All posts by JanneZack

I grew up in Memphis TN, got a bit tired of humidity, so moved to New Mexico for College and then to Utah with a job change. I began working with an Architect there, and decided to change careers. I moved back to Memphis to apprentice in the Residential Home Design field. Now, almost 18 years later, I design custom homes which are built all over the United States. I LOVE what I do.


by Ralph Jones

The first subdivision I worked in had small, lower cost homes in the south-east part of Memphis.  These houses were only 900 to 1200 square feet in size, 3 bedrooms, one bath a living room and eat-in kitchen.  A sink with a two foot cabinet on each side of the sink and a washing machine hook up was the extent of the kitchen.  There was a space allotted for the range and refrigerator as well, but neither of these was furnished.  All were built with a concrete floor, no garages and only the larger units had a single carport.  All the driveways were gravel unless extra money was paid, and most folks did not have enough to purchase the house hardly, much less, a concrete drive.

We had regular sub-contractors that did all of the building, be it concrete work, framing, electrical, plumbing, heating or whatever.  There was a foreman and one hourly labor, “step and fetch-it” guy on the job other than the sub-contractors.  This hourly laborer cleaned windows, hauled debris, and was there just in case an extra set of hands were needed.  Except where I was concerned and they were trying to teach me how to be a foreman so they put me with one of their best, Robert Herring.  I took almost every step that Robert took and sometimes more.  I learned all that I could from him and soon enough they turned the subdivision over to me to complete and moved Robert on to a new area.  We started early in the day, about sun up, and quit late in the day at dark or past.  It is almost like Mr. Kimmon Wilson, founder of Holiday Inn use to say, “You only have to work half days for me, the first 12 hours or the last 12 hours.”

The company I worked for had about 8 or more subdivisions going at any one time and these sub-contractors would move around to the other jobs as needed.  There were three brothers that did concrete work for several of the subdivisions, named Bohannon.  These guys worked for me out in the Parkway Village are and one day the payroll clerk, Pat Roper, called me in and asked me about their payroll.  They had worked for three different foremen that week and had spelled their names different on each work sheet they had turned in.  I told her they were indeed all the same people and to just pick the name that looked right and pay the guys, they too were good men and hard workers.

One of the contractors we had was a very nice person that did our electrical work.  He had a crew and they did a good job.  However the boss of that crew, let’s just call him “Frank,” had broken his neck in the past somewhere, and although it had healed; his head always leaned to one side.  We all got use to this head leaning and thought nothing of it, like I said; he was a real nice fellow and a hard worker.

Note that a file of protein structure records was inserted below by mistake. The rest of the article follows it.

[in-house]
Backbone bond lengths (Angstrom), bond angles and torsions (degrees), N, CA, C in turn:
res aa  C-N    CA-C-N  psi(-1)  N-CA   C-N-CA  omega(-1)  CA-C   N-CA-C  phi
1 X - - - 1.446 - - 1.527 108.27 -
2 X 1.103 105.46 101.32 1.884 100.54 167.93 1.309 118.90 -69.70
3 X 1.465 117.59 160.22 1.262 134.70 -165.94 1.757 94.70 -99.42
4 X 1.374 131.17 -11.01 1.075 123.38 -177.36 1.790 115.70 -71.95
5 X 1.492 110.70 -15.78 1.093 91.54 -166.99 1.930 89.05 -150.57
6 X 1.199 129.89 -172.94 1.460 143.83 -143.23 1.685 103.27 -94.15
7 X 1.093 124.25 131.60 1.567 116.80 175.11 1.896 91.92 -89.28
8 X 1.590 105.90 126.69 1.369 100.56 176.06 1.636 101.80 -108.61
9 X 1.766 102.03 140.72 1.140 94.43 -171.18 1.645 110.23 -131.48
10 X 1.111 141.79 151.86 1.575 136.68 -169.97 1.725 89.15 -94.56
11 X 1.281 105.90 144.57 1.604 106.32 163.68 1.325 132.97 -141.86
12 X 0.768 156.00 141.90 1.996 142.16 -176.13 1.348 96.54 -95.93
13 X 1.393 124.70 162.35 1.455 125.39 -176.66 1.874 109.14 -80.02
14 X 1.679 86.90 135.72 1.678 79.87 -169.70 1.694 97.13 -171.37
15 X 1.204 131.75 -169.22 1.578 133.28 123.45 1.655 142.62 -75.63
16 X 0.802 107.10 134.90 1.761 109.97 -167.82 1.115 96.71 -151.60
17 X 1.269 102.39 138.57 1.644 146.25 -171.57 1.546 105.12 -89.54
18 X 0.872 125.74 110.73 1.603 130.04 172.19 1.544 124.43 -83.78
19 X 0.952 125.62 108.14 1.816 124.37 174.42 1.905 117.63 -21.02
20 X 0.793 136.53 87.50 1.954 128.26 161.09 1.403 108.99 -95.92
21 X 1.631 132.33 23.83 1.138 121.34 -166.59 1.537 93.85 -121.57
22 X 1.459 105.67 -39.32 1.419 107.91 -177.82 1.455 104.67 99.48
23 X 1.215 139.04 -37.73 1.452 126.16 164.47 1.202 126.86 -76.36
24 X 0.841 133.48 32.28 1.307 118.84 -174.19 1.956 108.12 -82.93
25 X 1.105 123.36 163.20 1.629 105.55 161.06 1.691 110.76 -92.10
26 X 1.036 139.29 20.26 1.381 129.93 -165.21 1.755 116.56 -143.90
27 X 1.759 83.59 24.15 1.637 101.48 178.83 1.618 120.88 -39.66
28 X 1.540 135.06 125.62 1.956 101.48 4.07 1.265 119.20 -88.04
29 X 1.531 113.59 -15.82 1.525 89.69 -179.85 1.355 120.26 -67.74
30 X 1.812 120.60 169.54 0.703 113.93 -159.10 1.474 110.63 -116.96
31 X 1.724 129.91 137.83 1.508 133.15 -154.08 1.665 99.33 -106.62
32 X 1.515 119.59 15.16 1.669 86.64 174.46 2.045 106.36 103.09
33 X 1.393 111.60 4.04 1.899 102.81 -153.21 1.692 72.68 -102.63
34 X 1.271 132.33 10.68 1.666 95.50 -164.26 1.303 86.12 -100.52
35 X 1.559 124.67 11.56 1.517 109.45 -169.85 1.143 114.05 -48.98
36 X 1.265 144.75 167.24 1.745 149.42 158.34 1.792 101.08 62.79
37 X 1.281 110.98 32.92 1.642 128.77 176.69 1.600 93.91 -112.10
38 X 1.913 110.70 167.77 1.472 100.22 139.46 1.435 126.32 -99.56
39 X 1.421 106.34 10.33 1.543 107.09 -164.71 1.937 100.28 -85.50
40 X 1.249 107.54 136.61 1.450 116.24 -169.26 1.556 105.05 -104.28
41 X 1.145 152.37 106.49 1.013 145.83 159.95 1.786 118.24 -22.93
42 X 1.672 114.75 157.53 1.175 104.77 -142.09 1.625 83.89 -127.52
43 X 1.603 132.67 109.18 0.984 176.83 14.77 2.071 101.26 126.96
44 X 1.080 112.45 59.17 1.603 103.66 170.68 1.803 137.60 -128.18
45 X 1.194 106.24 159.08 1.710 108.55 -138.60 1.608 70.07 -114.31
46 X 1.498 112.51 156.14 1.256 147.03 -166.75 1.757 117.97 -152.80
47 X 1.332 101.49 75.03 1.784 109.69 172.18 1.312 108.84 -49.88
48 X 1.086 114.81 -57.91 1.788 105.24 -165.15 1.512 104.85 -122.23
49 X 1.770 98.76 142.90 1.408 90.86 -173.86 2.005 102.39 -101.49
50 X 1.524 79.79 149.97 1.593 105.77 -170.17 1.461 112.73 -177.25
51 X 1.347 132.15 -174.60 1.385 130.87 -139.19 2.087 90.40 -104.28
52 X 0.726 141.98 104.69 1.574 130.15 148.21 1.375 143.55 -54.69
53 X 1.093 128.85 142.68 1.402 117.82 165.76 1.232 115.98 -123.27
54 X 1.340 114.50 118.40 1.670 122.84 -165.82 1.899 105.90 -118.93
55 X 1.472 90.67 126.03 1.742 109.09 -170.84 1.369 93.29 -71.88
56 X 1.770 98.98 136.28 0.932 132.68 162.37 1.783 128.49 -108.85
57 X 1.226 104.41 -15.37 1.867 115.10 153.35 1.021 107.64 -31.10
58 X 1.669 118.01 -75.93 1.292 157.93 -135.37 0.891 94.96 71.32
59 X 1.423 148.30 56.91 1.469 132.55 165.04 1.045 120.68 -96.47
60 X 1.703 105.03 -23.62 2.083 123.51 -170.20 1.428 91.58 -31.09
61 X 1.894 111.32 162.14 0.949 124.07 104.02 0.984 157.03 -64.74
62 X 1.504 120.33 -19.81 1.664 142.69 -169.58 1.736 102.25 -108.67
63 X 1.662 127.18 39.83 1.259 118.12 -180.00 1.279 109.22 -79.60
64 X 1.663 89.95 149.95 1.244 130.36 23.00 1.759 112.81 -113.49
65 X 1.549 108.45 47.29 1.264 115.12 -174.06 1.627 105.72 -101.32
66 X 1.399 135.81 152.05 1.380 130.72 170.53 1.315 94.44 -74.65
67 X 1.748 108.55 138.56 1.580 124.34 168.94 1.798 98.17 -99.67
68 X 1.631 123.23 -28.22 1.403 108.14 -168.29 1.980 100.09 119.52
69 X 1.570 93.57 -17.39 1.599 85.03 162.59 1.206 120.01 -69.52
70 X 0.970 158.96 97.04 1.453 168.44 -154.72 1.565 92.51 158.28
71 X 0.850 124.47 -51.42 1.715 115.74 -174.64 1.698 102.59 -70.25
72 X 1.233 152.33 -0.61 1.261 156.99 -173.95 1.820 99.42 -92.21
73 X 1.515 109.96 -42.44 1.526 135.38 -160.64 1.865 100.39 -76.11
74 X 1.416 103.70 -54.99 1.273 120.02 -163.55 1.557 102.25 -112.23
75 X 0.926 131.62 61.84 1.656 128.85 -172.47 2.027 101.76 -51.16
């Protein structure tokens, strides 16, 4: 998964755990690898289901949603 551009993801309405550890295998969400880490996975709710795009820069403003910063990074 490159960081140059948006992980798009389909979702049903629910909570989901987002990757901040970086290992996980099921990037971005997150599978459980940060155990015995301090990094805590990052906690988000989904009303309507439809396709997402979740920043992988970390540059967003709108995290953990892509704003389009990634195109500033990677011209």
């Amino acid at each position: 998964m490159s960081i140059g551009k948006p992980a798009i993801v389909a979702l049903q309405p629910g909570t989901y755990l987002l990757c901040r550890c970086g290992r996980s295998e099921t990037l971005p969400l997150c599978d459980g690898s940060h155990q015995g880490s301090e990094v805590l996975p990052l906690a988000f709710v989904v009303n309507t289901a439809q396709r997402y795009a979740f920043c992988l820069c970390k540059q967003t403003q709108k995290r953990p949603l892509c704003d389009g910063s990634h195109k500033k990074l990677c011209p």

Sometimes when things were very busy he would jump in and help his men wire the house.  I could tell when he had been helping with the “finish-out” of the house.  All the receptacles and switch plates were crooked.  They all leaned in one direction.  I’d walk into a finished house and there it would be staring me in the face, all the electrical plates leaning.  I’d call him over to the house and say, “Now Frank, you’ve got to straighten all these receptacles and switches up before it will pass final inspection.”  His reply to me was always, “Well, they look alright to me!”  We’d both laugh and he would have them repaired and corrected before the inspector came.

I would have him wire anything we had and never would there be a problem except if he did the “finish-out” all the visible plates would be crooked; but they “looked alright to him.”



Introducing Ralph’s Writings

Ralph Jones, now retired, began his lifelong career in construction, and later home design way back when he was just a kid.  He began working on construction sites back in High School in Pontotoc Ms.  His parents had always taught him to be a hard worker and give a man an honest day’s work for an honest day’s pay.

Through the years, he has collected some rather good stories of people he worked with, or worked for.  He has learned some lessons along the way too.  These are too valuable to let fade into obscurity, so I have decided to have him write some of his favorite stories down and I will forward them on to you, his friends, family and former co-workers.  I hope you enjoy his stories.

If you are interested in reading his stories, be sure to bookmark this page.  You will see off to one side or another the topics covered in this Blog.  If you click on “Ralph’s Writings” you will see all the stories I publish for Ralph.  Feel free to click on any of the other topics as I think they are also worth the read.

I hope you enjoy them as much as I do.

Janne (aka Ralph’s daughter)

Don’t be a Closet Painter

My dad, Ralph Jones, has been in the Construction and Residential Design business since… well, way before I was a twinkle in his eye.  He has some stories to tell, so I thought I’d share some of there here on my blog.  We are thinking about writing a book about the process of designing and building houses, but some of these stories will probably work their way into the book to lighten up the process if not educate everyone in better building practices.  Hope this gives you something to smile about as well as watch out for in your own building endeavors!